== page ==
home > archive > 2015 > this article


Is your deodorant causing American children to starve?

By Charisa Shin
web posted November 16, 2015

Have you put on deodorant today? Was it a specialized deodorant —  one that you plucked off a shelf at Target after much contemplation and pondering? If so, then you should feel absolutely guilty, because Senator Bernie Sanders believes that your ability to choose Axe Bodyspray Dark Temptation has led to the starvation of American children. Such words sound outlandish out of context, but in context, they sound exactly the same. Sanders made the statement during an interview with CNBC:

"You can´t just continue growth for the sake of growth in a world in which we are struggling with climate change and all kinds of environmental problems. All right? You don´t necessarily need a choice of 23 underarm spray deodorants or of 18 different pairs of sneakers when children are hungry in this country."

Although Sanders' principles may seem altruistic and somewhat logical on the surface, they also sound eerily similar to Peter Singer's Solution to World Poverty, which presented a simple formula to solve global destitution: "Whatever money you´re spending on luxuries, not necessities, should be given away." However, both Singer and Sanders neglect to consider the ramifications of eliminating brand extension and choices in the economy, including a reduction in consumption, which could lead to a resultant decrease in Real GDP. Sanders chides that economic growth is not a decent trade-off with problems concerning the environment or poverty. If following this thinking, however, the world could dwindle into a time resemblant of the Middle Ages, considering the positive impact of technological growth on an economy. According to the OECD, "Economic growth is the most powerful instrument for reducing poverty and improving the quality of life in developing countries." Sanders fails to recognize that benefits that stem from accelerated growth, such as the accumulation of human capital and advanced efficiency in the allocation of resources, can undoubtedly help the poor.

I'm not saying that a vast array of choices is necessarily good for a firm —  in fact, too many flavors or variations could become counterproductive and produce overwhelming costs for a company. However, varying choices for a consumer to choose from provides opportunities for multiple firms to operate successfully within a competitive market. Firms often find out on their own a place of equilibrium —  if McDonald´s creates an overly complex menu and suffers in the kitchen as a result, they will edit their advertised food choices. Tampering with decentralized consumer choice by dictating what to sell at what price could lead to negative consequences, considering the specific needs, wants, and preferences of each individual consumer. How can someone decide which brands/flavors/variations to keep and which kinds to get rid of? Imagine starting the elimination process with Baskin Robbins' 31 flavors. Which one would be the first to go? Chocolate? But what about the world's enthusiastic alliance of chocolate-lovers? Then again, what about those allergic to chocolate? What about those allergic to dairy? Is ice cream even worth keeping? Cue the screams of millions of Americans! Clearly, it is quite difficult to have a central planner wisely determine what products should be sold and at what price.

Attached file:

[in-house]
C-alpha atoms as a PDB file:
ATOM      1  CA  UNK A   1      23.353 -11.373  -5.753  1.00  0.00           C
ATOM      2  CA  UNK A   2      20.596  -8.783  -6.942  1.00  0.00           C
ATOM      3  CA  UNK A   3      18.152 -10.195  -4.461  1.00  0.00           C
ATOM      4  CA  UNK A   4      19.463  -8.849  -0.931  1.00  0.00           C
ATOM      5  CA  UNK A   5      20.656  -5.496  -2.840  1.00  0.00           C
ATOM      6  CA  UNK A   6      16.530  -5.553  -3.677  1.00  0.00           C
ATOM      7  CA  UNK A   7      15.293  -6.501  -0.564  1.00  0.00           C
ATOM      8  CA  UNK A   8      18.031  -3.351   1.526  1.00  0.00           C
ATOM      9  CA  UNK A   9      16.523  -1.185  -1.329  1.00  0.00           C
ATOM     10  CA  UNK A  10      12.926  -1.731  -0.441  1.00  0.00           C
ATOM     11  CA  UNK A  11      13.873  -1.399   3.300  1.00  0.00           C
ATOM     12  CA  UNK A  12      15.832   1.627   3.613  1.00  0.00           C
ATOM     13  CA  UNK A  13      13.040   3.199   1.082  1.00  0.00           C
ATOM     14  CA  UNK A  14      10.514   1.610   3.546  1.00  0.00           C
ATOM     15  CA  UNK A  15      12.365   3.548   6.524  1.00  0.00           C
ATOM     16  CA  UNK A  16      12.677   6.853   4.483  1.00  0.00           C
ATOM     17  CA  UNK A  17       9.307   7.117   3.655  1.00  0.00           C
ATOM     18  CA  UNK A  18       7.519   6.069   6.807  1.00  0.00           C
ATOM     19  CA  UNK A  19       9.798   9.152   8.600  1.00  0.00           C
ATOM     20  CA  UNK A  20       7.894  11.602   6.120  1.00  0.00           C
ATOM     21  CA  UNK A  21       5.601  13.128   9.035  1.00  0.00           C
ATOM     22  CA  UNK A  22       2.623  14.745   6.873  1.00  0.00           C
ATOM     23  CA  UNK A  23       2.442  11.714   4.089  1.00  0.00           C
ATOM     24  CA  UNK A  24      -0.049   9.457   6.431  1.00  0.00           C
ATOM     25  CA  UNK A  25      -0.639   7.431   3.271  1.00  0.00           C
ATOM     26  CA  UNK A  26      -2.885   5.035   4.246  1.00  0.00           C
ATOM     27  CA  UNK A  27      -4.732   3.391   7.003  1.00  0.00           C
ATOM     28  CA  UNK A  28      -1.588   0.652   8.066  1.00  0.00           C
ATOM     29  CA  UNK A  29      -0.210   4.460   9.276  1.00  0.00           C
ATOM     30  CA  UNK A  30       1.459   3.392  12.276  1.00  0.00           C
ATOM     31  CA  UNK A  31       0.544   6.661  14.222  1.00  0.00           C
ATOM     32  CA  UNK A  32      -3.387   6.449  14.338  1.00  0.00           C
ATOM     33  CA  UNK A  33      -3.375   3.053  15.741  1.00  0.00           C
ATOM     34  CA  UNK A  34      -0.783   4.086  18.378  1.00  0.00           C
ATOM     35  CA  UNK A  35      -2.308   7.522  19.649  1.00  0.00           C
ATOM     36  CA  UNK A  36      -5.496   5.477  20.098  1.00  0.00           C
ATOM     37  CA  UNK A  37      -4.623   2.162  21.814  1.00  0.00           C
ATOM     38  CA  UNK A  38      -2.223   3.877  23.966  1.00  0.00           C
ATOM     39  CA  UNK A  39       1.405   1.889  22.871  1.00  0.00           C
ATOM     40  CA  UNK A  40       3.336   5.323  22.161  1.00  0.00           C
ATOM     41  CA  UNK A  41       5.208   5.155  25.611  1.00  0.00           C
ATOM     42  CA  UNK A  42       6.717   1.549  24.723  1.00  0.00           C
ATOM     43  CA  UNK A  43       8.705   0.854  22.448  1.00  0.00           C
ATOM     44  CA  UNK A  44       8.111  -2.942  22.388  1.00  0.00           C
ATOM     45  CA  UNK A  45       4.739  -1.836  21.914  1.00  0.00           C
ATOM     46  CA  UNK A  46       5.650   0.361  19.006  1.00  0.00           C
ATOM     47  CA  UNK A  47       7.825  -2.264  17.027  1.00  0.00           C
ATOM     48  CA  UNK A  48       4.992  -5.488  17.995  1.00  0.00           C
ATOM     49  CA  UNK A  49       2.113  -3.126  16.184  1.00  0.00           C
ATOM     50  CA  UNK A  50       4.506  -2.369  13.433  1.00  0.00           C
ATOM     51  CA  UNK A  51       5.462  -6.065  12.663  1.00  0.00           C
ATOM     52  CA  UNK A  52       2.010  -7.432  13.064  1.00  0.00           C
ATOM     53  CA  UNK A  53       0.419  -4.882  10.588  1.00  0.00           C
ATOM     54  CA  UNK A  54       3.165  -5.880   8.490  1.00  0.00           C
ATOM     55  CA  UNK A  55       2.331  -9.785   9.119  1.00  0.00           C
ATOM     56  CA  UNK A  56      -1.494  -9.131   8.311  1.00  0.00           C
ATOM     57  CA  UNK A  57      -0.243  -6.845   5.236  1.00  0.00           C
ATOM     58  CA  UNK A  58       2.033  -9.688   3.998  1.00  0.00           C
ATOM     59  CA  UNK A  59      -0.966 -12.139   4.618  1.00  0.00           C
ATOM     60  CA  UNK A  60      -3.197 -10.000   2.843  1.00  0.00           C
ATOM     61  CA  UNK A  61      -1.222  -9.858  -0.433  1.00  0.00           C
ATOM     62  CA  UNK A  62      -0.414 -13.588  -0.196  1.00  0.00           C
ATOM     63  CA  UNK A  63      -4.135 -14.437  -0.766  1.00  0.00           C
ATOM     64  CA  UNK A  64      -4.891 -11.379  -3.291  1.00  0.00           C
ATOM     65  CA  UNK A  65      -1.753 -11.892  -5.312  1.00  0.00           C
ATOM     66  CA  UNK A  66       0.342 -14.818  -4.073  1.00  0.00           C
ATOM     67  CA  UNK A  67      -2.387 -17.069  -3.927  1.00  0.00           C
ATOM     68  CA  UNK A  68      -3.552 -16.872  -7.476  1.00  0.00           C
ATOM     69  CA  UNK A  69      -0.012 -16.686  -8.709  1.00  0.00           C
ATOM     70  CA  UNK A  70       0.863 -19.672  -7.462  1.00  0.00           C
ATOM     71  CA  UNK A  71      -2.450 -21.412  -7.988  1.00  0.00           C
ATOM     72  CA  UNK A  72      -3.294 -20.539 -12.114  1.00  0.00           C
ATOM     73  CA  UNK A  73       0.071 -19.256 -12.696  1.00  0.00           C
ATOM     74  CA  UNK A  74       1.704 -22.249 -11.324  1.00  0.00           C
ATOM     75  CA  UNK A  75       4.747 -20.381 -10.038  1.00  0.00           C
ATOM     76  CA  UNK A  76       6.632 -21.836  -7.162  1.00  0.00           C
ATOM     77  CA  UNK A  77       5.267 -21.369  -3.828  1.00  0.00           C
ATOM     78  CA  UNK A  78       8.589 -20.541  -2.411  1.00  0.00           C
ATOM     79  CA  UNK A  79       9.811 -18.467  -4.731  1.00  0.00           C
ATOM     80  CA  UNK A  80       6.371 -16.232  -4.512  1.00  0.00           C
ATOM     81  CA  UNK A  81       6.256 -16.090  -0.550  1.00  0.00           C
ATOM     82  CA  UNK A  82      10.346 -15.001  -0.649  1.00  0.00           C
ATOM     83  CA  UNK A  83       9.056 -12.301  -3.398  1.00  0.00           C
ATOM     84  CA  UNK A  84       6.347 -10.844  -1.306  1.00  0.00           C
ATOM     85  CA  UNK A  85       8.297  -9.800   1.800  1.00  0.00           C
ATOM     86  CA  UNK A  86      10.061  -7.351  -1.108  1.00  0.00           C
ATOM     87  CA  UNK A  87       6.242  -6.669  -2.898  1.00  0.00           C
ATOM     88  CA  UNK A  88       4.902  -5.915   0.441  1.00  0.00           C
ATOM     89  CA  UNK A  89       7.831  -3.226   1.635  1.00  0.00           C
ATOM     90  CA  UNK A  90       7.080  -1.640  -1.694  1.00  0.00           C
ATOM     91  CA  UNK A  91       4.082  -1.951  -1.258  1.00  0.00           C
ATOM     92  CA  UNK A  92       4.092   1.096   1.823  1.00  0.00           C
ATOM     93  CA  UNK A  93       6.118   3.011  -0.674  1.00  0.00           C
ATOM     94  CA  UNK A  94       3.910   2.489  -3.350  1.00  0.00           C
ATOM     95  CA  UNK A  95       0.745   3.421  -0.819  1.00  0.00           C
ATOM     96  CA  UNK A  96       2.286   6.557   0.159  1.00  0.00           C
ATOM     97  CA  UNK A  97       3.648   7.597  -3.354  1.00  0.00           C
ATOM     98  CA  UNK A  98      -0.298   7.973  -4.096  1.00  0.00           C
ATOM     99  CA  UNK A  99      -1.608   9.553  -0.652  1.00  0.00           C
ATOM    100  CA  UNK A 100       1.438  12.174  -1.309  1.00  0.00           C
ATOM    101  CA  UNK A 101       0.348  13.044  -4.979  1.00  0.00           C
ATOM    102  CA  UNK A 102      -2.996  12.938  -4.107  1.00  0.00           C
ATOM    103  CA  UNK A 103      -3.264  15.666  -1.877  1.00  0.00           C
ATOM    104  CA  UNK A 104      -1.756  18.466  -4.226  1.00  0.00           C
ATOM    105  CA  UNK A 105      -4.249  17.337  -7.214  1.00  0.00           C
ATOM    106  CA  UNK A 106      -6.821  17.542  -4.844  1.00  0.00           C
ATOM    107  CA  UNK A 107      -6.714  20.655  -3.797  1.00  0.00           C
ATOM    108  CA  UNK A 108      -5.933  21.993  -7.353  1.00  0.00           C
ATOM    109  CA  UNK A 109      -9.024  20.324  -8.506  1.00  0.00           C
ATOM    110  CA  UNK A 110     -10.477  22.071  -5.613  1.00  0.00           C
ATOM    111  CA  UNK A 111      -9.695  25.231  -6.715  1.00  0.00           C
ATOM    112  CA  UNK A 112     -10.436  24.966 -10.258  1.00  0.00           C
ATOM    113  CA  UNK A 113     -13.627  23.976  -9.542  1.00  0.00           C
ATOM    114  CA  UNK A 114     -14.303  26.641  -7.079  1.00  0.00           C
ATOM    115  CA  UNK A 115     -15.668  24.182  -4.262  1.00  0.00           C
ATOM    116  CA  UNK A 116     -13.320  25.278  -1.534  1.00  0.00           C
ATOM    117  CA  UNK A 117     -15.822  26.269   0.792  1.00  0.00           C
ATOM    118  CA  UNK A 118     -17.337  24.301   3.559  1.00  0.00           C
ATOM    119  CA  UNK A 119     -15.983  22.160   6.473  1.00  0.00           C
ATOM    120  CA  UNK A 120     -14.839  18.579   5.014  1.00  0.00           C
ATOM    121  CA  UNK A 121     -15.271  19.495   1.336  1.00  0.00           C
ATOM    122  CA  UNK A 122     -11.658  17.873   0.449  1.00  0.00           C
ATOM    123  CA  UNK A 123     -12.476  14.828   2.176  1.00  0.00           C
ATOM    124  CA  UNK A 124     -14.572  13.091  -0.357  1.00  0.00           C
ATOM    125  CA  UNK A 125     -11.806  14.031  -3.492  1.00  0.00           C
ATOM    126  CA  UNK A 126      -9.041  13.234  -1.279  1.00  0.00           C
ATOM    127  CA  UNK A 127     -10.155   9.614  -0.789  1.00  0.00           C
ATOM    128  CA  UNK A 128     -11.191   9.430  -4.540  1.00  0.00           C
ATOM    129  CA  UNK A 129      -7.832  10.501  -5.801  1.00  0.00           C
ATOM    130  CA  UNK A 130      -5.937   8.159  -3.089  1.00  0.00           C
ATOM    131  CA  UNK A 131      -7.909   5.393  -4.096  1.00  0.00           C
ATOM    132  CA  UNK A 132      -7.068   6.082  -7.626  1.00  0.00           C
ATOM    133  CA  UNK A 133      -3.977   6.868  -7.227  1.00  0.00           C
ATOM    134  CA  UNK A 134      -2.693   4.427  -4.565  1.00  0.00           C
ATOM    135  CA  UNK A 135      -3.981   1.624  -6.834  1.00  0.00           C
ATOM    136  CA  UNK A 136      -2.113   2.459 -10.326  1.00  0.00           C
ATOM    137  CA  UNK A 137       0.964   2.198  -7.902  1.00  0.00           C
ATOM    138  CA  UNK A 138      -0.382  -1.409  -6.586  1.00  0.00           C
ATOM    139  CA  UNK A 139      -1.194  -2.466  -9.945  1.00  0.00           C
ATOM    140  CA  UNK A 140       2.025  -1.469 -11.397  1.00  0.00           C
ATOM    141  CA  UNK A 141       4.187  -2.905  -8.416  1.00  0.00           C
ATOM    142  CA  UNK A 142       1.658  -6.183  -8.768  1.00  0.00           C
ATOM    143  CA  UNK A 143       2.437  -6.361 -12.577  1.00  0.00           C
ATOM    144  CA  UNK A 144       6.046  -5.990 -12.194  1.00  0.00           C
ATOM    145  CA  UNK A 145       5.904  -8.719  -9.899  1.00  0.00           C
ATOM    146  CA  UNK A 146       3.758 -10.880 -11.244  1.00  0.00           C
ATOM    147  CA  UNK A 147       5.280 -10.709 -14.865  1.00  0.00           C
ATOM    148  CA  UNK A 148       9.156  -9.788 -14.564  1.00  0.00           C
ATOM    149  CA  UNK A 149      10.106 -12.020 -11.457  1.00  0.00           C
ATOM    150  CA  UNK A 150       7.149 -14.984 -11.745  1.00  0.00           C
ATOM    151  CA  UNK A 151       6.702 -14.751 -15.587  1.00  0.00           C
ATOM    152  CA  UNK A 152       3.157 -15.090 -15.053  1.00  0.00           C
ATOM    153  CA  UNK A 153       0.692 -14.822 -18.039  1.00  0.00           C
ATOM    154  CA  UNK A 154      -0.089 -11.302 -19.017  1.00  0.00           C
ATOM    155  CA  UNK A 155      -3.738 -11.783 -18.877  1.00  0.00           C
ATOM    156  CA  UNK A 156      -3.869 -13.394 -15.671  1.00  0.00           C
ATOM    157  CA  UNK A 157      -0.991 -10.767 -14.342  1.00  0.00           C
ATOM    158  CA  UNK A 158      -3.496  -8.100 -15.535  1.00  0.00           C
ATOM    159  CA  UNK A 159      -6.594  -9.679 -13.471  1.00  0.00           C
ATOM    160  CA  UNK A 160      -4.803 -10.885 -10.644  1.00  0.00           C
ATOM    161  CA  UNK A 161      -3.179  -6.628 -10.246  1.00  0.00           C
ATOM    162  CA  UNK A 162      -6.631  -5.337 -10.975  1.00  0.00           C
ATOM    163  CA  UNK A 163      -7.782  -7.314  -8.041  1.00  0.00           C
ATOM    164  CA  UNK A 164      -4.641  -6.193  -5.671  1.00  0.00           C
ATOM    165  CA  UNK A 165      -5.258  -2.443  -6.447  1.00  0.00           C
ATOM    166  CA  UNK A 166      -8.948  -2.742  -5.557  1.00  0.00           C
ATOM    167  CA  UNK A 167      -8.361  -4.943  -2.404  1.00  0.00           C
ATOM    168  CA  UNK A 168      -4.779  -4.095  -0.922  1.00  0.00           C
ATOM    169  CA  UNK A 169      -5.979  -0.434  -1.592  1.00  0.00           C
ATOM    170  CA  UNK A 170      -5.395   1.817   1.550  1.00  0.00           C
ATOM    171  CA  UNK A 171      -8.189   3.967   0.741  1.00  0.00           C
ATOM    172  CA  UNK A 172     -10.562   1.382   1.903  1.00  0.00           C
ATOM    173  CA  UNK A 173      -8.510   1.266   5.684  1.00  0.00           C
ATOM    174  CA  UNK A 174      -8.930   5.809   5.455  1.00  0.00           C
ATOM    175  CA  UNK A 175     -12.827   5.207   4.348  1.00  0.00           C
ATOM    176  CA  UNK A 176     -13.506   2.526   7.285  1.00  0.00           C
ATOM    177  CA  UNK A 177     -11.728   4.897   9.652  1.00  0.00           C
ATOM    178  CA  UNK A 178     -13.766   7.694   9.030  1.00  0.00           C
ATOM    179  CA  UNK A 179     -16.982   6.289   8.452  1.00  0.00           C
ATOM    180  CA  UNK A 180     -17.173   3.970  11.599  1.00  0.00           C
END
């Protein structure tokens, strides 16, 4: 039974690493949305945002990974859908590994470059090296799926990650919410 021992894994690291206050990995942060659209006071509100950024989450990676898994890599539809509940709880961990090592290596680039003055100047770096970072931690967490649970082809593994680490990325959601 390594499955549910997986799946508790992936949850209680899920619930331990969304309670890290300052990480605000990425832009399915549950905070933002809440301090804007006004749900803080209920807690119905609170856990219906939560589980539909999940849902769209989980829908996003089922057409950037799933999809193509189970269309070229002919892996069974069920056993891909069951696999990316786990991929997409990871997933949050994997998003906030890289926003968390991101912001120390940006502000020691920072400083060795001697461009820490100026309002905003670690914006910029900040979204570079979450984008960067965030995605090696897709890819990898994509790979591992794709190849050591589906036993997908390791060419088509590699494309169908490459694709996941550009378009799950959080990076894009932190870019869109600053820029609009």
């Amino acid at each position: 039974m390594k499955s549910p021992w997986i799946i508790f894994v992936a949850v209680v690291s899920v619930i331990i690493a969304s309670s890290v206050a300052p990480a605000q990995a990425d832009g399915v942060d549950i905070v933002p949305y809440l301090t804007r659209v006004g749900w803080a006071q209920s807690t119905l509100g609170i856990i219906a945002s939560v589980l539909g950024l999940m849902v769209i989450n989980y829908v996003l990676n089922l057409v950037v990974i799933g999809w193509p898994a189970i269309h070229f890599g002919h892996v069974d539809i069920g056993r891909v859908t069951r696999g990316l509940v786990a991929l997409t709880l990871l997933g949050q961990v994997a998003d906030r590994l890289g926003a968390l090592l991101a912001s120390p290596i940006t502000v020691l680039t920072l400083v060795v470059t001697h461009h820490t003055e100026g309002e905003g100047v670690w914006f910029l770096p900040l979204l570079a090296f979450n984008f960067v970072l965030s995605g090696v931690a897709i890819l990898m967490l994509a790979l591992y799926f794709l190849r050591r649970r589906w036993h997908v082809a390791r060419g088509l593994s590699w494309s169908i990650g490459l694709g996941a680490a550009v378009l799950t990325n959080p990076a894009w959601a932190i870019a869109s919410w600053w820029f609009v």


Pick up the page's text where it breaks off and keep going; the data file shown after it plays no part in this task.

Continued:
My final critique lies in the issue of the fallacy of false cause, as well as the fallacy of false dilemma. In his statement, Sanders suggests an extreme: that either we keep our deodorants and sneakers, or we feed the hungry of America. I would argue that the two are not necessarily connected, even if they exist at the same time. A consumer market with plenty of choices does not harm the disadvantaged by taking away money that could benefit them; it is not concrete that those more well-off would immediately give more to the poor if choices were eliminated. In my opinion, ineffective welfare programs have a fair share in contributing to the problems of the poor, providing disincentives to work or further human capital. I don't believe such problems derive from whether or not you decide between plain oatmeal or apple and cinnamon. ESR

This is Charisa Shin's first contribution to Enter Stage Right. © 2015 Charisa Shin





Site Map

E-mail ESR



© 1996-2018, Enter Stage Right and/or its creators. All rights reserved.